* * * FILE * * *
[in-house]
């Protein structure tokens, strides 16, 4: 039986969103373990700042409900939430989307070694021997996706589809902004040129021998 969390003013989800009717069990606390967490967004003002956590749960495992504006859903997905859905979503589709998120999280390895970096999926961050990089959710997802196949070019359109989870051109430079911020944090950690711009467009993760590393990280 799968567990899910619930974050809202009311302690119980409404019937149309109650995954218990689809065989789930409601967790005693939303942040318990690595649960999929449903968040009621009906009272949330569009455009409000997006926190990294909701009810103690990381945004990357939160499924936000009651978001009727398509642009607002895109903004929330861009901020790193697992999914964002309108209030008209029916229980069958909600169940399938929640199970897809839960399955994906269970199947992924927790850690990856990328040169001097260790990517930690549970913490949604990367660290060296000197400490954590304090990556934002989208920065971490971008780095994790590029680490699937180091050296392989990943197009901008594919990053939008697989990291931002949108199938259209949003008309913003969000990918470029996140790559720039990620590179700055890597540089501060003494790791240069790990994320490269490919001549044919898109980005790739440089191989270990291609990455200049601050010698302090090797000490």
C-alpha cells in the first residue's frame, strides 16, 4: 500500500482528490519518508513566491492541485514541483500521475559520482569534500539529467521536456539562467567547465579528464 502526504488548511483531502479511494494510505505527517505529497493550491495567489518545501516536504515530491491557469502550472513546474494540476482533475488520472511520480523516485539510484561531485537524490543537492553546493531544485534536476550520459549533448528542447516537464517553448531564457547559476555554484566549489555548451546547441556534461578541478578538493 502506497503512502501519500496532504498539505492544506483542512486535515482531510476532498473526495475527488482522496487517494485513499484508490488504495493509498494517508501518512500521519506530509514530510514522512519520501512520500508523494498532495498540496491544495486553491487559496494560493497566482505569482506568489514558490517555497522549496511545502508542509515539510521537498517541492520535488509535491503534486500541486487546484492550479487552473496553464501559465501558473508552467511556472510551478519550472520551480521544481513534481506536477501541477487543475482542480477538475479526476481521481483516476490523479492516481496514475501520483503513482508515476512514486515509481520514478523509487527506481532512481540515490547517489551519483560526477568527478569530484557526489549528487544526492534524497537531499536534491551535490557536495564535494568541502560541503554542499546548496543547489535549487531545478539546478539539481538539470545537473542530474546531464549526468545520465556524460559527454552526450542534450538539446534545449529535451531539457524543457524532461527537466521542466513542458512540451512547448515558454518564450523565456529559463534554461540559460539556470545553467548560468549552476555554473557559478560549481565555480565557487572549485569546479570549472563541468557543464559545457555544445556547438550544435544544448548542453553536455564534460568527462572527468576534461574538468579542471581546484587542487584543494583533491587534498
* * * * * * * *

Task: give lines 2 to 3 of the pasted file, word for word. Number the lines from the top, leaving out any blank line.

């Protein structure tokens, strides 16, 4: 039986969103373990700042409900939430989307070694021997996706589809902004040129021998 969390003013989800009717069990606390967490967004003002956590749960495992504006859903997905859905979503589709998120999280390895970096999926961050990089959710997802196949070019359109989870051109430079911020944090950690711009467009993760590393990280 799968567990899910619930974050809202009311302690119980409404019937149309109650995954218990689809065989789930409601967790005693939303942040318990690595649960999929449903968040009621009906009272949330569009455009409000997006926190990294909701009810103690990381945004990357939160499924936000009651978001009727398509642009607002895109903004929330861009901020790193697992999914964002309108209030008209029916229980069958909600169940399938929640199970897809839960399955994906269970199947992924927790850690990856990328040169001097260790990517930690549970913490949604990367660290060296000197400490954590304090990556934002989208920065971490971008780095994790590029680490699937180091050296392989990943197009901008594919990053939008697989990291931002949108199938259209949003008309913003969000990918470029996140790559720039990620590179700055890597540089501060003494790791240069790990994320490269490919001549044919898109980005790739440089191989270990291609990455200049601050010698302090090797000490």
C-alpha cells in the first residue's frame, strides 16, 4: 500500500482528490519518508513566491492541485514541483500521475559520482569534500539529467521536456539562467567547465579528464 502526504488548511483531502479511494494510505505527517505529497493550491495567489518545501516536504515530491491557469502550472513546474494540476482533475488520472511520480523516485539510484561531485537524490543537492553546493531544485534536476550520459549533448528542447516537464517553448531564457547559476555554484566549489555548451546547441556534461578541478578538493 502506497503512502501519500496532504498539505492544506483542512486535515482531510476532498473526495475527488482522496487517494485513499484508490488504495493509498494517508501518512500521519506530509514530510514522512519520501512520500508523494498532495498540496491544495486553491487559496494560493497566482505569482506568489514558490517555497522549496511545502508542509515539510521537498517541492520535488509535491503534486500541486487546484492550479487552473496553464501559465501558473508552467511556472510551478519550472520551480521544481513534481506536477501541477487543475482542480477538475479526476481521481483516476490523479492516481496514475501520483503513482508515476512514486515509481520514478523509487527506481532512481540515490547517489551519483560526477568527478569530484557526489549528487544526492534524497537531499536534491551535490557536495564535494568541502560541503554542499546548496543547489535549487531545478539546478539539481538539470545537473542530474546531464549526468545520465556524460559527454552526450542534450538539446534545449529535451531539457524543457524532461527537466521542466513542458512540451512547448515558454518564450523565456529559463534554461540559460539556470545553467548560468549552476555554473557559478560549481565555480565557487572549485569546479570549472563541468557543464559545457555544445556547438550544435544544448548542453553536455564534460568527462572527468576534461574538468579542471581546484587542487584543494583533491587534498